Bandcamp is waiving its revenue share again today, meaning more money from each purchase goes directly to the artists. As much of the world bands together to aid in the Black Lives Matter movement, we’ve curated a list of our favorite releases from Black artists and labels on Bandcamp to purchase from today. We’ve picked from a master sheet with over 1000 artists and labels. A massive thank you must go out to the people behind this list, and we hope our readers will use it as a resource for digging. You can find the XLR8R selection with all the necessary Bandcamp links below.

Editor Note: today, in celebration of Juneteenth, the day that slavery ended in the United States, Bandcamp is donating its revenue share to the NAACP, a legal organization fighting for racial justice in the US. We’ve updated and added new additions to the below list to help you find and support the wealth of great music by Black artists.

You can also check out a crowd-sourced, searchable list of Black artists on Bandcamp here.

Russell E.L. Butler Emotional Bangers Only

Summed up best by its title, Russel E.L. Butler’s latest release is a set of euphoric club cuts for the heads. Kicking off with subdued dub-house, the release flows through trance-like breaks, emotive broken-beat, and stoned dub techno. Highly recommended!

Nailah Hunter Spells

Leaving Records presents Spells, the achingly beautiful debut album from Los Angeles-based multi-instrumentalist and composer Nailah Hunter. Built around the affecting melodies of the harp, Spells is a calming experience full of engrossing textures and wistful atmospheres.

Afriqua Colored

Afriqua’s debut album, Colored, released late last year on R&S Records, is quite simply one of the finest debut albums in recent memory. The LP is “a celebration of the unifying power of Black culture through the prism of electronic music,” and takes inspiration from seminal work by Quincy Jones, Roy Ayers, and Weldon Irvine—these classics served more as archetypes of musical achievement than bases for imitation. Although most known in house music circles, Afriqua’s wide-reaching musicianship is on full-display on Colored, which presents piano-led jazz, house, hip-hop, and more than a handful of indescribable cuts.

Barraco Barner 20200419 – 20200422

A five-track collection of tender ambient from the Brooklyn, New York, artist that weaves in field recordings, hazy instrumentation, and elements of jazz, blues, and noise.


NYC label HAUS of ALTR presents a 27-track compilation celebrating Black electronic music, featuring a staggering selection of cuts from AceMo, MoMa Ready, AshTreJinkins, Galcher Lustwerk, DJ SWISHA, Kush Jones, and many many more. Half of the proceeds will be donated to For The Gworls, Afrotectopia, and Afrorack, with the second half going directly to all artists involved.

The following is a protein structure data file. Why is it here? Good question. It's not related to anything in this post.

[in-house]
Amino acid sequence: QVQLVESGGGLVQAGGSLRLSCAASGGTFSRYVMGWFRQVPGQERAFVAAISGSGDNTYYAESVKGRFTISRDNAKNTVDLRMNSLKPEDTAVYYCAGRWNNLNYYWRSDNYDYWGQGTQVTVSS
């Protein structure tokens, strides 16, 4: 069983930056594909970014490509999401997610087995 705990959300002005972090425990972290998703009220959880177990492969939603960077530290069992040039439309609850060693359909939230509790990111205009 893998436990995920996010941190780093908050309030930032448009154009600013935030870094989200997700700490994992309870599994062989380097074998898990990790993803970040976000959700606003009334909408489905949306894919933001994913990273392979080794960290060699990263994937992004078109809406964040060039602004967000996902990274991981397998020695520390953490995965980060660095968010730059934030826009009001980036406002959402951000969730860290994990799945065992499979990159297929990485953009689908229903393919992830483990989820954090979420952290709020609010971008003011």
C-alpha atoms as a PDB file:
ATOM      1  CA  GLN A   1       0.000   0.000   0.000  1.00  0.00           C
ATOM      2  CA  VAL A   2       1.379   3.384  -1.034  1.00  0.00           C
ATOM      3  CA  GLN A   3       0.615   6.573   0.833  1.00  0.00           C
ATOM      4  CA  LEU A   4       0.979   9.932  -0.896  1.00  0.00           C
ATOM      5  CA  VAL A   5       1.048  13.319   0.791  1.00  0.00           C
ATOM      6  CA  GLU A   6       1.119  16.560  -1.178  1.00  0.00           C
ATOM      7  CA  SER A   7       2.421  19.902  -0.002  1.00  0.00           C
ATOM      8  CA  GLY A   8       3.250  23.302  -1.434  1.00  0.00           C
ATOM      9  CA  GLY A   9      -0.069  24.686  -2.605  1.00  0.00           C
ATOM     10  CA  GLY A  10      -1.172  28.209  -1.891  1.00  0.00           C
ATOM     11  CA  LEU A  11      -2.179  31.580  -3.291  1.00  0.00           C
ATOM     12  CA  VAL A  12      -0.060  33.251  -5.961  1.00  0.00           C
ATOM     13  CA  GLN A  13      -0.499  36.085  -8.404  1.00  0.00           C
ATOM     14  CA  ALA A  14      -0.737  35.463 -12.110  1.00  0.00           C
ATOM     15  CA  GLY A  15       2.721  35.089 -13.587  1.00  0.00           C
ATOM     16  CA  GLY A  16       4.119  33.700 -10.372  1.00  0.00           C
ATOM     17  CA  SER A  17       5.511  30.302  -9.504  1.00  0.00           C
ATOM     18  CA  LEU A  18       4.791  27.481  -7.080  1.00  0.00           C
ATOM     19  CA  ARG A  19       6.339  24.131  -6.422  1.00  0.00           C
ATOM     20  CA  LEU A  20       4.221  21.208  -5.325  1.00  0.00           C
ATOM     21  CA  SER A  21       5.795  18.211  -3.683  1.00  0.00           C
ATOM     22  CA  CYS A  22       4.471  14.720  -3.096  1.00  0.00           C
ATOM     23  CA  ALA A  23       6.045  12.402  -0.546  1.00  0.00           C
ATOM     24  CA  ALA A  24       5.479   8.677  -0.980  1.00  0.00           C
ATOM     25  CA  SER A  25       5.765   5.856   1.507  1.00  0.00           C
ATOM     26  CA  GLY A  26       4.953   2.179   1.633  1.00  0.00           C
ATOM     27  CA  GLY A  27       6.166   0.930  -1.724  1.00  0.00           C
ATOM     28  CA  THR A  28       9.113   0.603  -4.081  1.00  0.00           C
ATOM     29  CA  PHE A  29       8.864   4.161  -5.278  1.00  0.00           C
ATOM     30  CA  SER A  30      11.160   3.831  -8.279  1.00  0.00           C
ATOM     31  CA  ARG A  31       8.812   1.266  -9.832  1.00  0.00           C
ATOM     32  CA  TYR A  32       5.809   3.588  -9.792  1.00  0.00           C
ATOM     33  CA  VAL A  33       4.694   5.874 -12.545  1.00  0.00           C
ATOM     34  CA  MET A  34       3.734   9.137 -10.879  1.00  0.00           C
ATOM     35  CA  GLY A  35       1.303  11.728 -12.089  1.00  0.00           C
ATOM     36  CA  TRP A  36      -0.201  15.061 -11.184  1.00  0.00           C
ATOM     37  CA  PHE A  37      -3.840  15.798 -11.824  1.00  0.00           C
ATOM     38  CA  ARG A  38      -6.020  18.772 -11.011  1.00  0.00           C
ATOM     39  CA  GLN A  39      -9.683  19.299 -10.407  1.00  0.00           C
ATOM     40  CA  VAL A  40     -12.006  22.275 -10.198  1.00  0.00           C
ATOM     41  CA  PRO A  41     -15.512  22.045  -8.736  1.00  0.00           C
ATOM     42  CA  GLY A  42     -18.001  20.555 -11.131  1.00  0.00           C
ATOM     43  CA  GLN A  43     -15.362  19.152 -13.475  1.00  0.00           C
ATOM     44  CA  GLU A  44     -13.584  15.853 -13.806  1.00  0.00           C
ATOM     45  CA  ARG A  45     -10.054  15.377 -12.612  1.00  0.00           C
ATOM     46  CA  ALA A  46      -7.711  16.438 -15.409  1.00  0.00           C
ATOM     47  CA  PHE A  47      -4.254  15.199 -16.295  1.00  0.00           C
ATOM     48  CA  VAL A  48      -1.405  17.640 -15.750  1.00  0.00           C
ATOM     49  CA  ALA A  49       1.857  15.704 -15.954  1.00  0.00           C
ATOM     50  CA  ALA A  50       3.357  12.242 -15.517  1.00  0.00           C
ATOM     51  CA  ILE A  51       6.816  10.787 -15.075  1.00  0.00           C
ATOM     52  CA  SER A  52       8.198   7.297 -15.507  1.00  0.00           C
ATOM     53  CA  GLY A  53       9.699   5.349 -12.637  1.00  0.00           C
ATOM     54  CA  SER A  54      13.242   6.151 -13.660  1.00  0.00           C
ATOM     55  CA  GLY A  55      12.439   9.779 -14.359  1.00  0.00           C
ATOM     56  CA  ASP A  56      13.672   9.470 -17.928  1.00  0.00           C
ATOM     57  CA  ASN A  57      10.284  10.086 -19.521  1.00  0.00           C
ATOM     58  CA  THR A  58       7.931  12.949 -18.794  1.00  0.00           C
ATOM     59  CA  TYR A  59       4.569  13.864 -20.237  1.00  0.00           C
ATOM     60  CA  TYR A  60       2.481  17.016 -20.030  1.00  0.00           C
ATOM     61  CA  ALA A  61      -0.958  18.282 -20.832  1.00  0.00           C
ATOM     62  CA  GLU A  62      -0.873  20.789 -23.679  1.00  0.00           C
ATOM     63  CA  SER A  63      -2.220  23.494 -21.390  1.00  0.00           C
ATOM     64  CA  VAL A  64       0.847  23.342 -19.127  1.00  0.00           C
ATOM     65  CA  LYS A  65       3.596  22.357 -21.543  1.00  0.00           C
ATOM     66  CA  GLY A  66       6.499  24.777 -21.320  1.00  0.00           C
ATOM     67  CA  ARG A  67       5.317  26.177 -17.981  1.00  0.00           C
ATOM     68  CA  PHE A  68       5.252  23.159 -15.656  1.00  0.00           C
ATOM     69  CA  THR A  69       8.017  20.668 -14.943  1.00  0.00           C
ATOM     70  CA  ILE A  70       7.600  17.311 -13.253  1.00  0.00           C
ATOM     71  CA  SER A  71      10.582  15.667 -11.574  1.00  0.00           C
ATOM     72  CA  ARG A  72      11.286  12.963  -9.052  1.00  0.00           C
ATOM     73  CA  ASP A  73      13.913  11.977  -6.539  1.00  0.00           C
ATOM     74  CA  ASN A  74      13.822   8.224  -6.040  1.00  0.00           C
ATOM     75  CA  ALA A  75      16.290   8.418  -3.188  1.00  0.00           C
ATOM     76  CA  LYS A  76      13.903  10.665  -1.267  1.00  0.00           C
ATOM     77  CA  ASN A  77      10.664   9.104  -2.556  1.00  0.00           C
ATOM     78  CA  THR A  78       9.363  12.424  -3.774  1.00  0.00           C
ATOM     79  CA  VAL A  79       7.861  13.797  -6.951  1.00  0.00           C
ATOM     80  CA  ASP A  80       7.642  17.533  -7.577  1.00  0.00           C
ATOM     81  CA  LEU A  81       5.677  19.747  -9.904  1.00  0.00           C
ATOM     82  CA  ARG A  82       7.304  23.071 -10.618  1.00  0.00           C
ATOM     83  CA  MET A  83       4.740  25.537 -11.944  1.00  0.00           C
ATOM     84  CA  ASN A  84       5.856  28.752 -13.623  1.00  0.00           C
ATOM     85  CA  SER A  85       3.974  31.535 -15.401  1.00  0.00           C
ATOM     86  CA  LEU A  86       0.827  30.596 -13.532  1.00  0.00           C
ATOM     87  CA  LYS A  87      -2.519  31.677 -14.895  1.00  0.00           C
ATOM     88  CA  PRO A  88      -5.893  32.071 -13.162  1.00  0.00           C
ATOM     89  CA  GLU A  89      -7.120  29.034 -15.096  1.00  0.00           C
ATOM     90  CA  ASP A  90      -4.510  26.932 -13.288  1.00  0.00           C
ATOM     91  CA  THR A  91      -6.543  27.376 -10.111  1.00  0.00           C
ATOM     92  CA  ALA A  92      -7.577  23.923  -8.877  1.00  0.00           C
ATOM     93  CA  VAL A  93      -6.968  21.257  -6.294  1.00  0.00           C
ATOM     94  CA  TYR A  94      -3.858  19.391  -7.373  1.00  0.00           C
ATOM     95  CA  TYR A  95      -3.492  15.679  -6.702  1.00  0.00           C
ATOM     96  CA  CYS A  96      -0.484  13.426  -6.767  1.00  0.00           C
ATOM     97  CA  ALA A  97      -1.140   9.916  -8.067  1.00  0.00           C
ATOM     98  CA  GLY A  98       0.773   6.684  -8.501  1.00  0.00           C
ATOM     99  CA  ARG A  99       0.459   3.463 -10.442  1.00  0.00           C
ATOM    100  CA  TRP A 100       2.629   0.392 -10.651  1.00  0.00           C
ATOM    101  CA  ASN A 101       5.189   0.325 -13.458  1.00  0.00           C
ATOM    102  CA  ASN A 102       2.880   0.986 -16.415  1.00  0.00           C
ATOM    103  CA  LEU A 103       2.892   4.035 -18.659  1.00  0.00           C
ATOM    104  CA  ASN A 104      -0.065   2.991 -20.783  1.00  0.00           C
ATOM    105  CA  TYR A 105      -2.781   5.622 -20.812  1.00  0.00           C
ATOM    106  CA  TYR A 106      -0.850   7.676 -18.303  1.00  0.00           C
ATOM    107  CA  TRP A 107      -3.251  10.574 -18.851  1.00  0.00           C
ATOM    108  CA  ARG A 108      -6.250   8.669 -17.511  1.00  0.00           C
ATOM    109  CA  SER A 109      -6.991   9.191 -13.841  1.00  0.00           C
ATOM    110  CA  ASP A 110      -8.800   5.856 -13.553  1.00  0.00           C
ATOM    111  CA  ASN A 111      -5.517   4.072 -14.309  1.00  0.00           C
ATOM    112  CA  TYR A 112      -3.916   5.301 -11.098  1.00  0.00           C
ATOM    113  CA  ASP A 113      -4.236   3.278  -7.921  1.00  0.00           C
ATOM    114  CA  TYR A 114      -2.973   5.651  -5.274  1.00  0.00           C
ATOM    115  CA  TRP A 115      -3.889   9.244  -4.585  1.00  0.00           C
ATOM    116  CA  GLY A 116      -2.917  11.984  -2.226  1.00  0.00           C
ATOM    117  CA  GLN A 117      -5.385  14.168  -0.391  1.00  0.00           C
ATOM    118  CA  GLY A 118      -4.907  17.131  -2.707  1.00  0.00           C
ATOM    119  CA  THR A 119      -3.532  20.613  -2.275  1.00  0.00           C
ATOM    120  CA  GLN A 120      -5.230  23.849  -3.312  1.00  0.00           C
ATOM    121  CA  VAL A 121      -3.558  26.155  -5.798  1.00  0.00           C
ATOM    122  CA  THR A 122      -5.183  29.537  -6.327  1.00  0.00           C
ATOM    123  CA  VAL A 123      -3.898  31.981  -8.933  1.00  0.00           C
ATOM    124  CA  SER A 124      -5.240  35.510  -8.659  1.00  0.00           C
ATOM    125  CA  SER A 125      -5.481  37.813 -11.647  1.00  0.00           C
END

Kush Jones EP (FT055)

Highly-recommended club explorations from one of New York’s most exciting talents. His ability to fuse genres into a singular style is on full display on this EP, his first vinyl release, a world-class collection of frenetic, swinging rhythms and hip-shaking basslines.

Chroma Source of Nurture

Source of Nurture is a fundraising initiative curated and by Chroma and featuring womxn of color in support of various funds and organizations that stand in solidarity with Black Lives Matter, Undocumented and Immigrant communities, and Essential Workers. The 19-track compilation features a set of exhilarating techno, pop, baile funk, and more from artists such as Lafawndah, Bergonist, and Kelsey Lu.

The Koreatown Oddity Little Dominiques Nosebleed

The Koreatown Oddity, real name Dominique Purdy, has just dropped his new album, Little Dominque’s Nosebleed. The LP gives listeners insight into what it was like growing up black in Koreatown, Los Angeles, in the ’80s, and also finds Purdy reflecting on his spiritual awakening after being involved in two near-death car crashes as a child. It’s a tripped-out listen filled with strange samples, jazzy loops, weird scenarios, and comedy, and featuring guest slots from Sudan Archives, Anna Wise, Baby Rose, C.S Armstrong, and Fatlip.

Lamin Fofana Darkwater

Inspired by civil rights leader W.E.B. Du Bois’ ‘Darkwater: Voices from Within the Veil,’ an important 1920s literary work on race, Darkwater is a reflective EP of—mostly—synth-led ambient. Across the five tracks, Fofana employs dub-wise techniques to create swelling and living ambient spaces that warrant continued investigation.

BLAKMOTH The Space Between

Maryland artist BLAKMOTH crafted The Space Between with a custom AE modular system, resulting in a score-like collection that is tense, foreboding, and, at times, introspective and dream-like. A portion of the album sales will be donated to, a Chicago-based arts organization that teaches modular synthesis and sound design to black and brown youth.

Waak Waak Djungi Waak Waak ga Min Min

Released by Noise In My Head’s Efficient Space label, Waak Waak ga Min Min is a set of rare recordings of three Yolngu songmen—Bobby Bunnungurr, Jimmy Djamunba and Peter Milaynga (d. 2007)—from Northeast Arnhem Land, working in collaboration with Victorian musician Peter Mumme. The songs are of instruction, story, and ceremony. Waak Waak ga Min Min is a transfixing mix of traditional song and modern production techniques, beautifully realized.

BOOF Rebirth of Gerberdaisy

The latest from Maurice Fulton’s BOOF alias. Fulton is a master of house music and this album takes the genre to its further fringes and weirdest and most wonderful places. One Bandcamp user summed it up best, alluding that it sounds like “Robert Hood, Funkadelic, Ray Barretta, and Jan Jelinek decide to meet up, get stoned and have a jam”—enough said!

Jamila Woods LEGACY! LEGACY!